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Laura Yeh

Laura Yeh is a performer and music educator trained in the Suzuki method of instruction. She teaches violin and ocarina at the St. Louis School of Music, sharing the joy of music with children as young as 3 years old as well as adults. Laura and her husband Dennis have collaborated with ocarina make...

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STL Ocarina


Michelle Tennant


11/16/2010 05:06pm
Music Mastery and Confidence: Teaching kids to expect more of themselves

When students master a piece of music that seemed at first impossible, they develop confidence and persistence that can help them in academics and whatever they set out to do.

I have seen this again and again teaching violin at the St. Louis School of Music. Students who apply themselves intelligently, efficiently and persistently end up surpassing their own expectations and achieving their goals.

Sometimes the lessons don’t come easily. I can remember when I was in high school getting frustrated in practice. I would play a section of music 50 times in a row and the next day it would sound as if I’d never practiced it. It seemed as if I’d made no progress. But later, I watched my husband practice violin day after day with seemingly little or no progress and noticed he did not seem to get frustrated. He just kept at it, trying various solutions each day. Over a couple of weeks his progress would become apparent and the end result was always brilliant.

That’s an important lesson of music education. Kids learn not to get impatient or discouraged when they don’t learn something immediately.

One of my students came to me totally lacking in confidence. She had very low expectations of herself. Her previous music teacher had let her develop a lot of bad habits. Over five years we have worked to fix those bad habits.

At first the progress was slow. Often when I corrected something in her playing, it would upset her and she would cry or act silly. Treating her with kid gloves did not seem to help.

Recently I decided to treat her like the other students instead of walking on eggshells around her feelings. If something is not right, I tell her directly without sugar coating my explanations. I raised my expectations for her and made it clear that I was expecting more of her. I saw an immediate improvement, a night-and-day change over a couple of weeks. She is growing more independent in her practice sessions and much more confident in what she can achieve. Rather than feeling hurt by my increasingly blunt corrections, she is pushing herself to achieve more.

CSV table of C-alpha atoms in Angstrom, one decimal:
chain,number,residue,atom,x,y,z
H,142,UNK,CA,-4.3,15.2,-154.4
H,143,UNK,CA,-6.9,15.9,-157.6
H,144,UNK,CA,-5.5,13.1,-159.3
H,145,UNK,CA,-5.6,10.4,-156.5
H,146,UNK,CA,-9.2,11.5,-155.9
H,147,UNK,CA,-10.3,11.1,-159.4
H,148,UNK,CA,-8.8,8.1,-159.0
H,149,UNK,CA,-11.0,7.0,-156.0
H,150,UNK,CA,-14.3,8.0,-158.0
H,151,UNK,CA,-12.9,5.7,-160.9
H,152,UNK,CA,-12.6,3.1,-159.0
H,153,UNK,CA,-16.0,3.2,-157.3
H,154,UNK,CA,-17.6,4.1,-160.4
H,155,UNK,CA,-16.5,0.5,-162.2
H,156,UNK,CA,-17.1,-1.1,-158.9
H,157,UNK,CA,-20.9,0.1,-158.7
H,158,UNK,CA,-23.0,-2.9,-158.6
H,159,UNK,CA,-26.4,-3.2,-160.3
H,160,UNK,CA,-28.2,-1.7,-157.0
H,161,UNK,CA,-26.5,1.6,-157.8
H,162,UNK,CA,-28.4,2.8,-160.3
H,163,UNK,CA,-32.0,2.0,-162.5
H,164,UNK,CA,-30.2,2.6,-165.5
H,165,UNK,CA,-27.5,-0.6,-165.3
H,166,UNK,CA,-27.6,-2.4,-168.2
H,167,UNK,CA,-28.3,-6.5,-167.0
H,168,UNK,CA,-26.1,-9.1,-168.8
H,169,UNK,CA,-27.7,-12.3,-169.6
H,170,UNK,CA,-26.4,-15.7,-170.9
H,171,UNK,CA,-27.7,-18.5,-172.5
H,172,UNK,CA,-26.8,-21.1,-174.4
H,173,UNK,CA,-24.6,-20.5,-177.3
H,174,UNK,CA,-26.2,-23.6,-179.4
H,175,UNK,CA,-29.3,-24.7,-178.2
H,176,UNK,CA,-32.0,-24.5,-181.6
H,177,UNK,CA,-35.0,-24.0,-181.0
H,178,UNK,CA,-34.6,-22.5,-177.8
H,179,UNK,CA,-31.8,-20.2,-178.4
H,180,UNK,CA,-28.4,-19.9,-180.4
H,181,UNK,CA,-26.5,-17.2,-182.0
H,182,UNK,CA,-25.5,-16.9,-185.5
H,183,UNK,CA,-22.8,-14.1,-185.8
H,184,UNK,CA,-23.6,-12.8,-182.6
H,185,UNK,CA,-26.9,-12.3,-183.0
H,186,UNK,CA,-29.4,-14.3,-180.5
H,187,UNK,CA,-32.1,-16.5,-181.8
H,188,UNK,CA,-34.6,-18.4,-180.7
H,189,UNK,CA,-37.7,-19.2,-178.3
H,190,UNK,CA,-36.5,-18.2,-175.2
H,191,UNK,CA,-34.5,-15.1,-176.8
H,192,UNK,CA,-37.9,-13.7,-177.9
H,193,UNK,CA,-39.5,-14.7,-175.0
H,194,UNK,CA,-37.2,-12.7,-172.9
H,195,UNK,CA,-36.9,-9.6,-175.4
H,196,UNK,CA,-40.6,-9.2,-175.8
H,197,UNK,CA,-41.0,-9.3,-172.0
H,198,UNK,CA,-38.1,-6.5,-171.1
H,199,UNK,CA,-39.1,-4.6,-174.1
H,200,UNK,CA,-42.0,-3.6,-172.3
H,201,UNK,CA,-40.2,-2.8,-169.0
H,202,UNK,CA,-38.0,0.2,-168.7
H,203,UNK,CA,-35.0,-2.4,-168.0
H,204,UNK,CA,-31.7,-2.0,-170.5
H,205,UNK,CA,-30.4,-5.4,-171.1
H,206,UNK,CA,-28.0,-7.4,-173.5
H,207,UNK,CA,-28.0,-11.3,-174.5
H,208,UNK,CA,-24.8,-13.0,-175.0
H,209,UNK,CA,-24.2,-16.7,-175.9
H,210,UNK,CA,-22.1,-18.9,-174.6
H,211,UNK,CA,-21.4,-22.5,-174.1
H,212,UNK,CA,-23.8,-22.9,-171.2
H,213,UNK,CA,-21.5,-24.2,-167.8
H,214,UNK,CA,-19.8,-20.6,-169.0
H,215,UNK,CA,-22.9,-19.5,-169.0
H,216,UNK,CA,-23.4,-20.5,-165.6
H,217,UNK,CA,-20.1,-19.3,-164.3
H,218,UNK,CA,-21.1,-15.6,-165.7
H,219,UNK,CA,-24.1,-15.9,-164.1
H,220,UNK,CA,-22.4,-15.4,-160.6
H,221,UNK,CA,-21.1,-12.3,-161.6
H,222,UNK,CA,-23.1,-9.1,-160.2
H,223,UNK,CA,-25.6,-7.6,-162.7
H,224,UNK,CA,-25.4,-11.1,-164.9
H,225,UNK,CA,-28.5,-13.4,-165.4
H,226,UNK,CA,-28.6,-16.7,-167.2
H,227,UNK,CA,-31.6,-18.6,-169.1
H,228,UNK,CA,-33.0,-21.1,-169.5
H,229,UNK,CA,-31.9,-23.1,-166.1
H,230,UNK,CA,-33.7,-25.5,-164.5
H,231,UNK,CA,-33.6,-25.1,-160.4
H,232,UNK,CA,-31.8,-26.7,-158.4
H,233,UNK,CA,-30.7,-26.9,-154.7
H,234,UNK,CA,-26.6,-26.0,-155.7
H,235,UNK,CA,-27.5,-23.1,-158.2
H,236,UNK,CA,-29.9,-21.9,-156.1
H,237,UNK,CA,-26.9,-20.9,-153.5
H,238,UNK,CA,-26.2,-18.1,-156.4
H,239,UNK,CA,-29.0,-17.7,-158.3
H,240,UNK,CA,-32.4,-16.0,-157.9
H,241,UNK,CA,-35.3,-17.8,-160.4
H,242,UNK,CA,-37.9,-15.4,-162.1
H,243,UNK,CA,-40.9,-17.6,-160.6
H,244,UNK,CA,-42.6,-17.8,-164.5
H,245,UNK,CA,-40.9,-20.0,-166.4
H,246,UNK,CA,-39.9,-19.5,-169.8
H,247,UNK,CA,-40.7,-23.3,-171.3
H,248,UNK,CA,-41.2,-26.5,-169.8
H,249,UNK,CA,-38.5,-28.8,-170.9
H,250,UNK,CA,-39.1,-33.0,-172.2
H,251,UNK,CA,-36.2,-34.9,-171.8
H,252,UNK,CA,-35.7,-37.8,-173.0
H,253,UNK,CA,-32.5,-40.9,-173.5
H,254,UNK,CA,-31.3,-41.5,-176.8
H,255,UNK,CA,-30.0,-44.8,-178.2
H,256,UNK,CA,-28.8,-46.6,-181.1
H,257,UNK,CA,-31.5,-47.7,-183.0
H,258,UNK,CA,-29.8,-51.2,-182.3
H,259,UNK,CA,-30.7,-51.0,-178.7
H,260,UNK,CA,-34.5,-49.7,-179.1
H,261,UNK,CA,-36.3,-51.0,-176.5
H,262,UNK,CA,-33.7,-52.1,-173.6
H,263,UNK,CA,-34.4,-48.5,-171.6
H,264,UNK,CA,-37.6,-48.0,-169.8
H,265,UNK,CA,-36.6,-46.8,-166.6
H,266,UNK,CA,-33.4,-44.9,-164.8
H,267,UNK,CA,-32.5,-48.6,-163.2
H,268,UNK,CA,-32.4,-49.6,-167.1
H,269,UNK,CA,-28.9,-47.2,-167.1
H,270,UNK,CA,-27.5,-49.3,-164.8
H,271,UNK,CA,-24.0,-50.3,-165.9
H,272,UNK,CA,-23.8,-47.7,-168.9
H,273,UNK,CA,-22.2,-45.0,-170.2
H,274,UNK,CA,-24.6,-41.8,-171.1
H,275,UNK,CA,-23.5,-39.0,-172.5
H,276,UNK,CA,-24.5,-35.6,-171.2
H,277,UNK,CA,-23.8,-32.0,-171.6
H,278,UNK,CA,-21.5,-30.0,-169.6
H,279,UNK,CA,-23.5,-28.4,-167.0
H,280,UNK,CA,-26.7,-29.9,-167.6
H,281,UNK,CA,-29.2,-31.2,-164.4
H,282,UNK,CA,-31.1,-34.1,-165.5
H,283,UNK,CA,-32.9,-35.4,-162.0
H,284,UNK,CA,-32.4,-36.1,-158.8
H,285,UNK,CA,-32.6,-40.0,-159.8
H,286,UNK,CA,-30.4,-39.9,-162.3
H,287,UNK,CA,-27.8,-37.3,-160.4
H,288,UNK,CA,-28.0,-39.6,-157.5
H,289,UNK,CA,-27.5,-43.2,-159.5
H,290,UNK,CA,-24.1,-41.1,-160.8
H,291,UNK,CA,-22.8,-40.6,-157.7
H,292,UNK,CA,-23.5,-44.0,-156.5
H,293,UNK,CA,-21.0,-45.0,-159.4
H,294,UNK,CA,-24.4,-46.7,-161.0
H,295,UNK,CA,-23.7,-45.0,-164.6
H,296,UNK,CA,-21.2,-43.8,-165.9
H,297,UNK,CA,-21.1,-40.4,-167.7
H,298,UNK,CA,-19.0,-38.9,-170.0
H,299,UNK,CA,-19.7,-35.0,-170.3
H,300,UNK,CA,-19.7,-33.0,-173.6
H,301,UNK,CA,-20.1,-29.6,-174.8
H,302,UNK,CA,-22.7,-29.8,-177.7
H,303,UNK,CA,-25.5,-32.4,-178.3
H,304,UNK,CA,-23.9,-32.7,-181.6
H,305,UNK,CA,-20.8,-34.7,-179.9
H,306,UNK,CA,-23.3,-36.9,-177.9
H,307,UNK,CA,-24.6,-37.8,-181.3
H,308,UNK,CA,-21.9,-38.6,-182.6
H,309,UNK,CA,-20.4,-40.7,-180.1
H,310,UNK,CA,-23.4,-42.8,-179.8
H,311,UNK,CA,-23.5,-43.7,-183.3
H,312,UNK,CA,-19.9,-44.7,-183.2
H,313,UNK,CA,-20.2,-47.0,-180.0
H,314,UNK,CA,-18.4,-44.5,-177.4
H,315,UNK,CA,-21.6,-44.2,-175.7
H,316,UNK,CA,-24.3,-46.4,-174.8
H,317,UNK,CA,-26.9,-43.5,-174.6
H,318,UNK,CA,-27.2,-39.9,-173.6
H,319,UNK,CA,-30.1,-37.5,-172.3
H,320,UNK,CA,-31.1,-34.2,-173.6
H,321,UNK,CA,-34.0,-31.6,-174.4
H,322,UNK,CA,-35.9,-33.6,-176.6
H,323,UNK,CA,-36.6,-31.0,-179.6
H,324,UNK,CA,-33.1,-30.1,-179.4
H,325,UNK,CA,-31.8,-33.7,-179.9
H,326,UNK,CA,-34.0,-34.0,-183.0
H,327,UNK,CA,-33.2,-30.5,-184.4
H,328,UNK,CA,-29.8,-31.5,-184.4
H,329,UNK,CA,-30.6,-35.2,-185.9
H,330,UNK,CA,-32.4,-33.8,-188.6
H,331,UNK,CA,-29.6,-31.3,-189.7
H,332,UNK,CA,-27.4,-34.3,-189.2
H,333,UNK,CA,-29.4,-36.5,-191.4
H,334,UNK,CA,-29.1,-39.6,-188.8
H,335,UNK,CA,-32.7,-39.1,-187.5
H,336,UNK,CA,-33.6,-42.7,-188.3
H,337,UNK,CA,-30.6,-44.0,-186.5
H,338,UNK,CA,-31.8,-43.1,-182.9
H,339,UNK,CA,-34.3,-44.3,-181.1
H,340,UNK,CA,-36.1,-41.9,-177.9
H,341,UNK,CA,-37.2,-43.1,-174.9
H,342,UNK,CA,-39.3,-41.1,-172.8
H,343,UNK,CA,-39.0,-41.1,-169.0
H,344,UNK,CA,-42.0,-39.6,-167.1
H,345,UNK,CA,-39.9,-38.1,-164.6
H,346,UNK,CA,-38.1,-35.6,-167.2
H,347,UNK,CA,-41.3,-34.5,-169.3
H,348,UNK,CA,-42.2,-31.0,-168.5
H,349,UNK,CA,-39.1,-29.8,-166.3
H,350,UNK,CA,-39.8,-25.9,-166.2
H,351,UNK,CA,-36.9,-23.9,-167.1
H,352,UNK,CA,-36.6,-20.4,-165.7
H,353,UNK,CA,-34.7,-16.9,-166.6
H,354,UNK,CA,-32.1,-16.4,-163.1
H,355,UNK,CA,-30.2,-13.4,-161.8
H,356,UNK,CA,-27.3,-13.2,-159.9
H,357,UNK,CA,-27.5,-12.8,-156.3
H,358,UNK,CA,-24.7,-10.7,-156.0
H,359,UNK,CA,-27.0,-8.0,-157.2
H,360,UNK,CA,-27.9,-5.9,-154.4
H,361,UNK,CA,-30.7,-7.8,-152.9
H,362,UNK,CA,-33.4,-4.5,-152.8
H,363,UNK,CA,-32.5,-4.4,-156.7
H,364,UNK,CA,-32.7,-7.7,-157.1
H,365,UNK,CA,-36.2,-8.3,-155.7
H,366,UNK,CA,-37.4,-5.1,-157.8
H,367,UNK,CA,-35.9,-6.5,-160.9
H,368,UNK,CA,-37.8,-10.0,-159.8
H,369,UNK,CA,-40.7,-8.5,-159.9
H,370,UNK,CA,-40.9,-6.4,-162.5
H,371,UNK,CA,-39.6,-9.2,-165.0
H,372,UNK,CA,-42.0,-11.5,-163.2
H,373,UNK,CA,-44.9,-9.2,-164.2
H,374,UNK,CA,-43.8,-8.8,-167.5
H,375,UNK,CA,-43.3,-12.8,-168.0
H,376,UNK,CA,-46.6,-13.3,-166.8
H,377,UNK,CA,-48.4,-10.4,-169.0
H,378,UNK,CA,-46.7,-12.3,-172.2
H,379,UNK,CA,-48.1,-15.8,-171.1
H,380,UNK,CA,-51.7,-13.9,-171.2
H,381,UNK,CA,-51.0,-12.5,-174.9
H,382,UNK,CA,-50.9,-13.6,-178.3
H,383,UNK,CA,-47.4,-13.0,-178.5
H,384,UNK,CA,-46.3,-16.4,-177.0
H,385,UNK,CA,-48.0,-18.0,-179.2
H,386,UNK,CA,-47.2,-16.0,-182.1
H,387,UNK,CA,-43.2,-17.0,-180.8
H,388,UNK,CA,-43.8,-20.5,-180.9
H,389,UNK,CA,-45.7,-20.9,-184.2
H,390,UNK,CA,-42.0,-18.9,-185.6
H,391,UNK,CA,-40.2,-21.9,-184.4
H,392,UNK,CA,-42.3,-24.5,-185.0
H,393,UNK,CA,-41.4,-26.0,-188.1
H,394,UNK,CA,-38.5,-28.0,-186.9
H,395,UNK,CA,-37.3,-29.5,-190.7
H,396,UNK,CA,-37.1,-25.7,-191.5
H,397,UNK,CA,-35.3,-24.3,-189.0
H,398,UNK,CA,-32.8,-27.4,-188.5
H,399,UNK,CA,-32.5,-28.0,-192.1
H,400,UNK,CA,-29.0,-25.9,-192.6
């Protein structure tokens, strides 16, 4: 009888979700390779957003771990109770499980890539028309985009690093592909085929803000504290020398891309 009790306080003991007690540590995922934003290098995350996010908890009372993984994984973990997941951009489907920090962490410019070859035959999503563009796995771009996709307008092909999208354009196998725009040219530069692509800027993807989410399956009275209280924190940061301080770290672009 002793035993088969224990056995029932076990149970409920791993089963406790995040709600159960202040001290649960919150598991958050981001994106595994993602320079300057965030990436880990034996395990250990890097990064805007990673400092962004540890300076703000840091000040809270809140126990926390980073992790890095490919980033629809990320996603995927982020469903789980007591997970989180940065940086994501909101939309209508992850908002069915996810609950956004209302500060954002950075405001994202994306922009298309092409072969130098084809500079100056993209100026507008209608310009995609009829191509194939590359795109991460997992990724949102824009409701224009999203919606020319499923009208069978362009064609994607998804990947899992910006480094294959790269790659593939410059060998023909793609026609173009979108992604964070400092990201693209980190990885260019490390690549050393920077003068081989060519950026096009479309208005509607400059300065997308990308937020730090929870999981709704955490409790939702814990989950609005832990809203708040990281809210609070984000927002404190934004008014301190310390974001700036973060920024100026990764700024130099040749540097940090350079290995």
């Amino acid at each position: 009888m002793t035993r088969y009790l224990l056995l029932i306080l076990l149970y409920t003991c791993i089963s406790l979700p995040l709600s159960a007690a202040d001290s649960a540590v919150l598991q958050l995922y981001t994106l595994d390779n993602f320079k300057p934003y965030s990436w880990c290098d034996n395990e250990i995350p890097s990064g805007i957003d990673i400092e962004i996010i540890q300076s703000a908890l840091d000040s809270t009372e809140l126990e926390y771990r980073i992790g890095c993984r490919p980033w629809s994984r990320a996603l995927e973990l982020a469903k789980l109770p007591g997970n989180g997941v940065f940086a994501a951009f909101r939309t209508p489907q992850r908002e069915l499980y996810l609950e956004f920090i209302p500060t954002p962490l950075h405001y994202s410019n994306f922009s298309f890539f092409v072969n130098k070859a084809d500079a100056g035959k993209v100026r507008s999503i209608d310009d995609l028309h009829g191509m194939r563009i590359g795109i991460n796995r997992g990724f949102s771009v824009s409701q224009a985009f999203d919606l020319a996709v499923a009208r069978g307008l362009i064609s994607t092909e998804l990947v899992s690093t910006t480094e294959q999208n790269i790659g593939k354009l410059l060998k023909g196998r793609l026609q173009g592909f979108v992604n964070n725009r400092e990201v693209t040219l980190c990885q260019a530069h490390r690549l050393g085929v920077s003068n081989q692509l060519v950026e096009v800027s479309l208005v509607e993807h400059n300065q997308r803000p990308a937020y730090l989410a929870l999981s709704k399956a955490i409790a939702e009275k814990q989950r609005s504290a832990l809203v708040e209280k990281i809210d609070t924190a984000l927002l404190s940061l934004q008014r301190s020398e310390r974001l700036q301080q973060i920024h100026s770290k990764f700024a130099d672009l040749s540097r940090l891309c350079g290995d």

Of course, some of this is because she is older and more mature now. But she is also learning what a great feeling it is to tell herself “look what I have accomplished.”

Music is a great way to learn excellence because it contains so many details that have to be exactly right. For some teachers, getting students to play the correct notes is enough. I have found, though, that students gain a lot more confidence when I push them to play with nuance and sensitivity. As I have started being tougher, my students are playing better and are happier for it.

When kids learn something that is too easy, they don’t gain confidence. It is through meeting challenges and mastering problems that they build self-confidence. This is an important lesson for parents who want to motivate their kids to succeed.

With my students, especially as they get older, I expect precision. When I give them feedback, it is honest and sincere. Music is a perfect avenue for teaching young people how to respond positively to constructive criticism. They start to realize that sometimes it takes more than a couple of tries to get something right.

We also teach the ocarina, a palm-sized wind instrument that developed in several ancient cultures. While it is easier to play than violin or piano, it is also good for building confidence, especially in younger children. They too can learn the work ethic of being persistent and not giving up.

With the violin, you could play for years and still sound like a student. With ocarina you can sound pretty good in a short period of time, but it is still not instant gratification. This makes it a good instrument for those students who don’t make music a huge priority yet still want it in their lives. Students who are more into sports or other pursuits can still get the benefits of music education without the large time and financial commitment required by more demanding instruments.

No matter the instrument, learning to play


music education, parenting, music communication, music psychology
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